Blackpool musician Karima Francis has made a welcome return this year, with poignant singles tackling big themes of homelessness and mental health.
Though unassuming, a fierce will and determination has taken Francis from this seaside town that offered few options – where she was raised by a single-mother facing various challenges, and left school with few prospects – to another stretch of coastline. In her part-time base in LA the weather doesn’t necessarily suit her oversized and monochromatic clothes, but the rich musical traditions suit her soulful tones and vast talent.
And despite the deprivation she witnessed growing up, it’s the Golden State that has spurred her on to address homelessness through her music.
“My last single Shelf Life was about homelessness in LA. There’s not just a crisis in California, there’s a crisis all over the world, but out there there’s really not much help at all, and the sights I was seeing!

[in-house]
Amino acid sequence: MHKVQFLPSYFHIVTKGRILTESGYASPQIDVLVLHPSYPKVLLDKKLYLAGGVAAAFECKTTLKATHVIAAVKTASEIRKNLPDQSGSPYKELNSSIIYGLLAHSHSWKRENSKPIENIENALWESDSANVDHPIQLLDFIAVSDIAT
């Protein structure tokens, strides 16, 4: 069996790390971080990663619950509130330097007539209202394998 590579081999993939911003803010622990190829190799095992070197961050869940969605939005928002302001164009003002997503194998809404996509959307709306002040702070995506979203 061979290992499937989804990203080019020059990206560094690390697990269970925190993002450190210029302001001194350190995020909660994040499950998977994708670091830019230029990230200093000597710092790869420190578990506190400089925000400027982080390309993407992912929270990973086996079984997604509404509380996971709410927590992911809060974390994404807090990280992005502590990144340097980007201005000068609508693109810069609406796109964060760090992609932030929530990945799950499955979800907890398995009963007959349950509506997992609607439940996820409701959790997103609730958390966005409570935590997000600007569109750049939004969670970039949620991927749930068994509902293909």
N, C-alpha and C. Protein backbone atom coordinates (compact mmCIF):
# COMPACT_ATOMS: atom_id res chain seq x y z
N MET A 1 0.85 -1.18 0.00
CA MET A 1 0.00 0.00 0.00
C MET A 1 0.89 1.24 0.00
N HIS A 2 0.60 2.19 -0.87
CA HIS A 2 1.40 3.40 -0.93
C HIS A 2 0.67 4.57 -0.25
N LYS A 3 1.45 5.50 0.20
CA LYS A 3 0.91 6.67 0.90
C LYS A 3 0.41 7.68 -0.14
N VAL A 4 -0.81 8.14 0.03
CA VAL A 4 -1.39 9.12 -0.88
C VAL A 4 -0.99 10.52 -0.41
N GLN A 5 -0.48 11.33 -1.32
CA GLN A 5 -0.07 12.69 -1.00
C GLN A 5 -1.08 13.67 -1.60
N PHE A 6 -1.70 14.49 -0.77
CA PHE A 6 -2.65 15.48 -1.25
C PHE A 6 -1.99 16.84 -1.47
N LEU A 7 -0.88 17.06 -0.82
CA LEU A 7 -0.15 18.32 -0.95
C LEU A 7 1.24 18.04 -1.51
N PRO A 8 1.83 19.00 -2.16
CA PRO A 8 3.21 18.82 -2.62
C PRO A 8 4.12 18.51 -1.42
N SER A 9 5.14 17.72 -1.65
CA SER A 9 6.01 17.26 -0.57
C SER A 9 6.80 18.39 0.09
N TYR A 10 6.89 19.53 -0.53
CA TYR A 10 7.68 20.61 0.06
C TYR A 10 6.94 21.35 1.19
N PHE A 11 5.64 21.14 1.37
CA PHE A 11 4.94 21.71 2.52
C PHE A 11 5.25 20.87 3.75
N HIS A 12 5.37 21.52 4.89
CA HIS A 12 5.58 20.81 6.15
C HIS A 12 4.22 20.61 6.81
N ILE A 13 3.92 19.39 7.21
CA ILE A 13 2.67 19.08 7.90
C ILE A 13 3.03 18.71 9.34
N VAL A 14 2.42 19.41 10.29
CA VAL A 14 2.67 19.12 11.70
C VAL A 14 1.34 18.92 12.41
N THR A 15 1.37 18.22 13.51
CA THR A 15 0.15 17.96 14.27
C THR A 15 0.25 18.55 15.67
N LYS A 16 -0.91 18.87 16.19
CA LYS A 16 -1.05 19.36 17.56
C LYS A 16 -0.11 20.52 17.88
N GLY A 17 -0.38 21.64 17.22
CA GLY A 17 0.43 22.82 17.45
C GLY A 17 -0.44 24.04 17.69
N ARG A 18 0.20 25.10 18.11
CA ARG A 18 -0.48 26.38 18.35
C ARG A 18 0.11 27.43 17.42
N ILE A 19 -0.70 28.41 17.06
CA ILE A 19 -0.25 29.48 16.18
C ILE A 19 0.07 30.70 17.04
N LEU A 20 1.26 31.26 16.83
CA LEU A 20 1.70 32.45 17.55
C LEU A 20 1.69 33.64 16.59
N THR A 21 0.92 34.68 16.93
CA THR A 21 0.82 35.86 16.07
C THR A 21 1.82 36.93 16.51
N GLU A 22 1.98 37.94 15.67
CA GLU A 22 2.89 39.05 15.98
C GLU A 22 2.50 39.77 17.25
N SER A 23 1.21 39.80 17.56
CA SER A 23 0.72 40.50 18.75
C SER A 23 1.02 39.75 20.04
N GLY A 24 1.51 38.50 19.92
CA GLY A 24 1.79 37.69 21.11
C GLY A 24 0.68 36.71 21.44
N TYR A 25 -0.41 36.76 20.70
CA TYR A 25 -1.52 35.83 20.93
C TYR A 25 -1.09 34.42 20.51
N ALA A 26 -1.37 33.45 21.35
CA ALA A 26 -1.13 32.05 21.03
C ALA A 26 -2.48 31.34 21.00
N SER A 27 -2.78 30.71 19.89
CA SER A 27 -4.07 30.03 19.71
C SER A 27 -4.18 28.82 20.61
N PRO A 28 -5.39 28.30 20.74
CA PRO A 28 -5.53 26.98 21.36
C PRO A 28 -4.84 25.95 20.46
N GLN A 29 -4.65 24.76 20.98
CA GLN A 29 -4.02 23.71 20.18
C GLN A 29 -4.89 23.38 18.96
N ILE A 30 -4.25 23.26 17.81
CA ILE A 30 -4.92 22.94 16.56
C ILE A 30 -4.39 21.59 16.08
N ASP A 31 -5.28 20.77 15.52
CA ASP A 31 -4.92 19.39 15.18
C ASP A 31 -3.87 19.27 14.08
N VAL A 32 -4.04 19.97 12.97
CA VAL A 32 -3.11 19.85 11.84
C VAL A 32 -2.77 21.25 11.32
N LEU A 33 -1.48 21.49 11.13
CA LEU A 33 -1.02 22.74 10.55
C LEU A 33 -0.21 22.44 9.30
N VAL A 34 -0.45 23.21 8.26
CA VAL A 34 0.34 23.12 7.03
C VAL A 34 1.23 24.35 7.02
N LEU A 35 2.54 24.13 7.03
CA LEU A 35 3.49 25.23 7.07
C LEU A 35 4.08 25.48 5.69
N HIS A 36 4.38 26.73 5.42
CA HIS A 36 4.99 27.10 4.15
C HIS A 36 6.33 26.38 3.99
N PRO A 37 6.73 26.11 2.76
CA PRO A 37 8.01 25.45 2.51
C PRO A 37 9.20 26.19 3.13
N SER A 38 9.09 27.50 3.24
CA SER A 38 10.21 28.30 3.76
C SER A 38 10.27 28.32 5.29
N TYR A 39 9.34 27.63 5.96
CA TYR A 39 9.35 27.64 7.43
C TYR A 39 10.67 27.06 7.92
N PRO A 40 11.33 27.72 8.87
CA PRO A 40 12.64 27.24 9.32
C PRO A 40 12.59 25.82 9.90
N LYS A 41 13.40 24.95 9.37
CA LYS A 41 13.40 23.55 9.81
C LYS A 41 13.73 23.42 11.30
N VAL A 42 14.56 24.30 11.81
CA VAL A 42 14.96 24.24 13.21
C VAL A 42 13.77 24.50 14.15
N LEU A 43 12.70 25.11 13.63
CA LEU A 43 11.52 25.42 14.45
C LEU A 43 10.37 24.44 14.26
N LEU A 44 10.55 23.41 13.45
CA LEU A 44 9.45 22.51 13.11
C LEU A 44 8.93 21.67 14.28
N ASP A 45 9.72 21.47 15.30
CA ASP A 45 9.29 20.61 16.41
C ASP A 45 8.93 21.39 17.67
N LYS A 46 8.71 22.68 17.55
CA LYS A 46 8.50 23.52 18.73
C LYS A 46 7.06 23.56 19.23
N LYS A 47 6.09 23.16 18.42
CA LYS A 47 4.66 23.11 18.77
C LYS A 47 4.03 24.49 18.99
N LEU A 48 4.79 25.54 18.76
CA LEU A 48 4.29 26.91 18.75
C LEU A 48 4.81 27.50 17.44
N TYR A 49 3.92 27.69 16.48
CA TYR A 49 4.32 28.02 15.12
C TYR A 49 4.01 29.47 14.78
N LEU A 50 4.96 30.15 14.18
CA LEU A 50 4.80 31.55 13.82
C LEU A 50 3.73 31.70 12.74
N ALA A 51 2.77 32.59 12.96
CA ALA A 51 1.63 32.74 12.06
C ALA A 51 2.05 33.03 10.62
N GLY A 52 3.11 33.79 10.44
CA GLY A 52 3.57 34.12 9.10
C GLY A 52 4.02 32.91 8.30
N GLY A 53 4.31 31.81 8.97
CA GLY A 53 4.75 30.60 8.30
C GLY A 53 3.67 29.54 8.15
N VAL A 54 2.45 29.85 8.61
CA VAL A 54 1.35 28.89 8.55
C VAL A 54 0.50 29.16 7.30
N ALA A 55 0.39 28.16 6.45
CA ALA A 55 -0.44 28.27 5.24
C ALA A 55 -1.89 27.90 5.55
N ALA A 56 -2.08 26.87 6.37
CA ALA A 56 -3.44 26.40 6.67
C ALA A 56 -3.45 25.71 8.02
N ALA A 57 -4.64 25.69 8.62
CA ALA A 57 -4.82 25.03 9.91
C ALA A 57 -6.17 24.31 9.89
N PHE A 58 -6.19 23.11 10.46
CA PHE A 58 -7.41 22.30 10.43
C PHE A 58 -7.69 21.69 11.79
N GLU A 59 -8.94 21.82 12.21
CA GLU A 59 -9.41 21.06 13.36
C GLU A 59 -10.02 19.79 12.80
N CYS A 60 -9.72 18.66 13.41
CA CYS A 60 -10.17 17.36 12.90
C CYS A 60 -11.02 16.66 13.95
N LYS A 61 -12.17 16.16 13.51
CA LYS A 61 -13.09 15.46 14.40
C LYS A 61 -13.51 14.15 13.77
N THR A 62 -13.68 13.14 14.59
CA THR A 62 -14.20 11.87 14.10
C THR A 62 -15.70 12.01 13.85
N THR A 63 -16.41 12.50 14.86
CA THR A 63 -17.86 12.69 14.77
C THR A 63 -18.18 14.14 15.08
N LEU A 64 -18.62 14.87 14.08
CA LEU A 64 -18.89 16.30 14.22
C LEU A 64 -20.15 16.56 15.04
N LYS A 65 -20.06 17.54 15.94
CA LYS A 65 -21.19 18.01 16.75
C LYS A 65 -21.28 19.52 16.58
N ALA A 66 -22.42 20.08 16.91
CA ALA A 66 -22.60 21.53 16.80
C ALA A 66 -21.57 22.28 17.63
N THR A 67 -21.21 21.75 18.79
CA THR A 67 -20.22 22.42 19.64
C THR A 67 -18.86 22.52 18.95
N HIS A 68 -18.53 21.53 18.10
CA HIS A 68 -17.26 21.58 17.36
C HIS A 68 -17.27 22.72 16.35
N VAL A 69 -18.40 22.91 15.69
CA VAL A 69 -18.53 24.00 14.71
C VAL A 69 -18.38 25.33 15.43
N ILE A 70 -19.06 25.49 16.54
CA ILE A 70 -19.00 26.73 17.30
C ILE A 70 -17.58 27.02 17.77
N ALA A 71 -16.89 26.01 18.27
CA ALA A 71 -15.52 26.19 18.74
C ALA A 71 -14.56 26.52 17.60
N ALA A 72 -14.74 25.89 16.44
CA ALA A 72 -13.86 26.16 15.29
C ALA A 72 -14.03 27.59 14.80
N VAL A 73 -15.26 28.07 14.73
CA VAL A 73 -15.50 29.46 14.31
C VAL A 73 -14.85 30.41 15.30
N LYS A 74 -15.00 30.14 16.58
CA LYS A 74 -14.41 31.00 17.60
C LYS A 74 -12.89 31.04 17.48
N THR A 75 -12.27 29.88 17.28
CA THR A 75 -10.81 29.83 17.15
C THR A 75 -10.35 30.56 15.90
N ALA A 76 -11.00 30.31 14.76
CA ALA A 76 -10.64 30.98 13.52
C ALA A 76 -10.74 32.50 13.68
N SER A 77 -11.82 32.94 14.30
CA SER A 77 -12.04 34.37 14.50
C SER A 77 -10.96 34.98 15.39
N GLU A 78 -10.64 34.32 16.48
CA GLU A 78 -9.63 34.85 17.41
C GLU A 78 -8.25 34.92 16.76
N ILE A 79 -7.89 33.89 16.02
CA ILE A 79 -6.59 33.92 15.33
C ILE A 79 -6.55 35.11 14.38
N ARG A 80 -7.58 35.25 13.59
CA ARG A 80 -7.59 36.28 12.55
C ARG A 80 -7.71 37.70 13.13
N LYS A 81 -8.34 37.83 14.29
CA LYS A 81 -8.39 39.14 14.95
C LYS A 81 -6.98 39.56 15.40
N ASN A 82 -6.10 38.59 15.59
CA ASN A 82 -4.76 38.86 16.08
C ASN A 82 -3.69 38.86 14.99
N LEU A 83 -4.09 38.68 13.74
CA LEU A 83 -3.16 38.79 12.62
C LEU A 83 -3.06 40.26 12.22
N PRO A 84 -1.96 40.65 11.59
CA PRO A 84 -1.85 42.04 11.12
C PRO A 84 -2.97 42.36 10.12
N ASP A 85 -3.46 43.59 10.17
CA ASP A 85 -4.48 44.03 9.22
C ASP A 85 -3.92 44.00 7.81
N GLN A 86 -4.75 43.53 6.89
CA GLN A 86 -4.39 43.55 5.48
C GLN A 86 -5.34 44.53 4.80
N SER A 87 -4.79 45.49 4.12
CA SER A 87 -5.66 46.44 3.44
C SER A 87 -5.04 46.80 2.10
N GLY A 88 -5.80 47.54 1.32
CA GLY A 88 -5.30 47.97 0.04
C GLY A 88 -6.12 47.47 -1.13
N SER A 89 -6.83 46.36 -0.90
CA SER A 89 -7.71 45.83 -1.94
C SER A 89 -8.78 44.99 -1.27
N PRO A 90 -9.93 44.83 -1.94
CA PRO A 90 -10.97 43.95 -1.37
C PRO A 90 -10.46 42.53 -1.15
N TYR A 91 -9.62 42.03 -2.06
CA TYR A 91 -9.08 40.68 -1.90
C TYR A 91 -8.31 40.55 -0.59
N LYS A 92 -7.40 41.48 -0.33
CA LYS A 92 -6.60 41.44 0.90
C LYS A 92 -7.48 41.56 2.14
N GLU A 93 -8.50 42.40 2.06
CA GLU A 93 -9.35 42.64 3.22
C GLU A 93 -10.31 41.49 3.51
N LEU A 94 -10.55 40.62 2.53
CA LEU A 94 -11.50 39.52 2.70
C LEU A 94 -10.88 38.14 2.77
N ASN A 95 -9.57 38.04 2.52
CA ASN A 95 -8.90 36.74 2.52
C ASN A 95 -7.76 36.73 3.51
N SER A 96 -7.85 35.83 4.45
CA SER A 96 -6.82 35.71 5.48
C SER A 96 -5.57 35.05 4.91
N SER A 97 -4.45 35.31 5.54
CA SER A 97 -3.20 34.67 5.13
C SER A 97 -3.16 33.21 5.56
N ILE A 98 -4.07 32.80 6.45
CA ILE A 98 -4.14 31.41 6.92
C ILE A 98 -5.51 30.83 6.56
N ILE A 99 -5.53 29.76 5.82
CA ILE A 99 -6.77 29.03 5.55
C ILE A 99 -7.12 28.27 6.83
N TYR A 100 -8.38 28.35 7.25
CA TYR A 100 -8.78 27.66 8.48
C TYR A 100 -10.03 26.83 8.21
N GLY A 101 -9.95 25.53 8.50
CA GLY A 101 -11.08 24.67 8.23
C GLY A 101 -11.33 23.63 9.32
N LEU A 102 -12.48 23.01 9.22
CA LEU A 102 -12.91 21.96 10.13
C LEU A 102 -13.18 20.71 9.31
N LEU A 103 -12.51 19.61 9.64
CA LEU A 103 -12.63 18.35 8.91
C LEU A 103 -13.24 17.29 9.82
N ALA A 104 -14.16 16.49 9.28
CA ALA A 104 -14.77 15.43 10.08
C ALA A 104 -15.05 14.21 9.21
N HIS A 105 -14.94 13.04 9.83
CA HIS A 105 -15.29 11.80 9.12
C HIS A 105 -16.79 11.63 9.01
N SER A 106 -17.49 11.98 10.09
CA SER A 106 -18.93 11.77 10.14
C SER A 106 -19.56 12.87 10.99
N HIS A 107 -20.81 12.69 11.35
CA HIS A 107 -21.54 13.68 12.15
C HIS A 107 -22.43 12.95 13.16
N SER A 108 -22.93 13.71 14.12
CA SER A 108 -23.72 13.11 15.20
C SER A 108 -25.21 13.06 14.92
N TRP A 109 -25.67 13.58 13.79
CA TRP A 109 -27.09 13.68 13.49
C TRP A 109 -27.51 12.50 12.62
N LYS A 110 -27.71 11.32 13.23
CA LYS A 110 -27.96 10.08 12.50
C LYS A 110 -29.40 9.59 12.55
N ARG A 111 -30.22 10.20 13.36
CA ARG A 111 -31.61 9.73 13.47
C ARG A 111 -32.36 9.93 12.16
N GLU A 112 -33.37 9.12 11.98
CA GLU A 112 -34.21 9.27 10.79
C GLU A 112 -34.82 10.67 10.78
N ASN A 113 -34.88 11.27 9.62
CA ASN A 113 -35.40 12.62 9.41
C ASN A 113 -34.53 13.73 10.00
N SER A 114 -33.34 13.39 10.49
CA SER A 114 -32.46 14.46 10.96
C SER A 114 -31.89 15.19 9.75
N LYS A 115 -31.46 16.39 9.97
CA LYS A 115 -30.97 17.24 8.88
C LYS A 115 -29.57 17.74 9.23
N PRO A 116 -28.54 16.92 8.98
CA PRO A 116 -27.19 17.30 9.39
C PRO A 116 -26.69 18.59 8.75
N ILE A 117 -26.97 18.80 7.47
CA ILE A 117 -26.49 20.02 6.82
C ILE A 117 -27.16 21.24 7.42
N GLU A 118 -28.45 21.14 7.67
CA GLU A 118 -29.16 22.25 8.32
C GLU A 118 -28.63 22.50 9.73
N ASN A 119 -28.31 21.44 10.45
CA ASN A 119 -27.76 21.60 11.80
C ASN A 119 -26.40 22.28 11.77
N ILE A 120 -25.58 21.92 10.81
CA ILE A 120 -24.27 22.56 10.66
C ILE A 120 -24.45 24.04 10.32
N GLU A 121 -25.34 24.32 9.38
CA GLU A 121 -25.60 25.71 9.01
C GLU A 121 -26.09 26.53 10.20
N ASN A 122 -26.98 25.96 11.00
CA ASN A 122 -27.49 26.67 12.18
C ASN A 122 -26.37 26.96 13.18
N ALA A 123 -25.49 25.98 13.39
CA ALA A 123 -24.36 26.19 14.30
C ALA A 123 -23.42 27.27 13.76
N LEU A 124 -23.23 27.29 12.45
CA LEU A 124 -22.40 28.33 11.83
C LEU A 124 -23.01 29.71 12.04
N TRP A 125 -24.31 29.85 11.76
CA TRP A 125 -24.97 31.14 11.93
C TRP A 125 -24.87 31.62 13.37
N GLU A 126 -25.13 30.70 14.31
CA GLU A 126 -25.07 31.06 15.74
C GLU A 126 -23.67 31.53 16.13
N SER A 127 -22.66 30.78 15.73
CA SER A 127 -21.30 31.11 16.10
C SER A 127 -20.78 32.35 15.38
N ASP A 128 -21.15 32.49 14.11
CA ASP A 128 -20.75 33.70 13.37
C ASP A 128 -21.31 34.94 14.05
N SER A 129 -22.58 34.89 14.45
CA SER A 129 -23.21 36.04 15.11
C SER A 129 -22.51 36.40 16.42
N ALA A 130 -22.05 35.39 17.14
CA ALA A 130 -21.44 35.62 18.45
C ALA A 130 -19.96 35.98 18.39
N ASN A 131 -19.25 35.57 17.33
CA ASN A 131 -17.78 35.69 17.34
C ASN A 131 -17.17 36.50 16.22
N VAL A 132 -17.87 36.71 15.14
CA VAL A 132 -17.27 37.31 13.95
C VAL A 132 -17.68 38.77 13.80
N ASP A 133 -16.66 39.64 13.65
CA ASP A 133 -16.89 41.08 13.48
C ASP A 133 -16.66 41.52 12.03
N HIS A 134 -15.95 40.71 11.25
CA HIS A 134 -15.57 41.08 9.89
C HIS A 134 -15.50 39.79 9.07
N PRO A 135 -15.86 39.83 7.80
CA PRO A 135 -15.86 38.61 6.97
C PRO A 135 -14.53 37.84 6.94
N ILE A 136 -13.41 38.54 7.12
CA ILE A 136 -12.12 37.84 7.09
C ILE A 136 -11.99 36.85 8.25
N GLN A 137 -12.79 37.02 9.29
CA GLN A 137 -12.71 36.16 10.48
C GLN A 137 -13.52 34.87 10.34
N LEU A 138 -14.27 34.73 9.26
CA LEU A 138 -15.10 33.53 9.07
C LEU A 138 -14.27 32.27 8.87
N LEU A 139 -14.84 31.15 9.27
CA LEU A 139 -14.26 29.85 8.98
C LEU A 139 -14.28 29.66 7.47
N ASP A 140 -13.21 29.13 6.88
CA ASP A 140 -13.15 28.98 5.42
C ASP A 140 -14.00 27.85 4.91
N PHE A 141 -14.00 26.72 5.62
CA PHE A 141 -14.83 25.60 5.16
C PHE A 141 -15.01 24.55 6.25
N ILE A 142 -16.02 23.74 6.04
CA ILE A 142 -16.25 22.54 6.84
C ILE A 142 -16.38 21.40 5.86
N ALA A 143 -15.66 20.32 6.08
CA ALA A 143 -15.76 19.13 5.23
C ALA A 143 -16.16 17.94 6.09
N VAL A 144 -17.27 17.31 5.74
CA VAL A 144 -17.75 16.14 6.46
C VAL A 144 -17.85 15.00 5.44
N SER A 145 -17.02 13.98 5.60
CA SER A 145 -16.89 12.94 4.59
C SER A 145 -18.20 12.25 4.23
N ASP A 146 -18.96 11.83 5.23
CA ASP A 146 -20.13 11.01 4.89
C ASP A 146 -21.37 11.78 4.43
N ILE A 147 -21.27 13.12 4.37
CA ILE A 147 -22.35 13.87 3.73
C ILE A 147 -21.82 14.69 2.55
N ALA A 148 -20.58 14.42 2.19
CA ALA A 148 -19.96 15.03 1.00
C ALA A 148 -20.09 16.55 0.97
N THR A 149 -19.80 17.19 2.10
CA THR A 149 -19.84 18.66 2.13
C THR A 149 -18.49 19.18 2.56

“I went down to Skid Row but even on Hollywood Boulevard people are living in tents all down the road. It’s just not what you imagine for LA. These people are dangerous as well, some people are unmedicated, so you can’t approach to help them.
“Obviously we have things like Big Issue North, there’s lots of help available. If you want help with addiction there are open doors everywhere, but for these people there’s absolutely nothing.”
The singer was supposed to be in LA finishing off her album this summer but instead spent it locked down in London, finishing of her dissertation for her music production degree. That, along with travelling, reading (she recommends Gentrification of the Mind by Sarah Shulman about the Aids crisis in New York) “getting to re-know myself, doing things I want to do and taking time to just enjoy life”, has kept her busy and out of the musical spotlight for the last few years.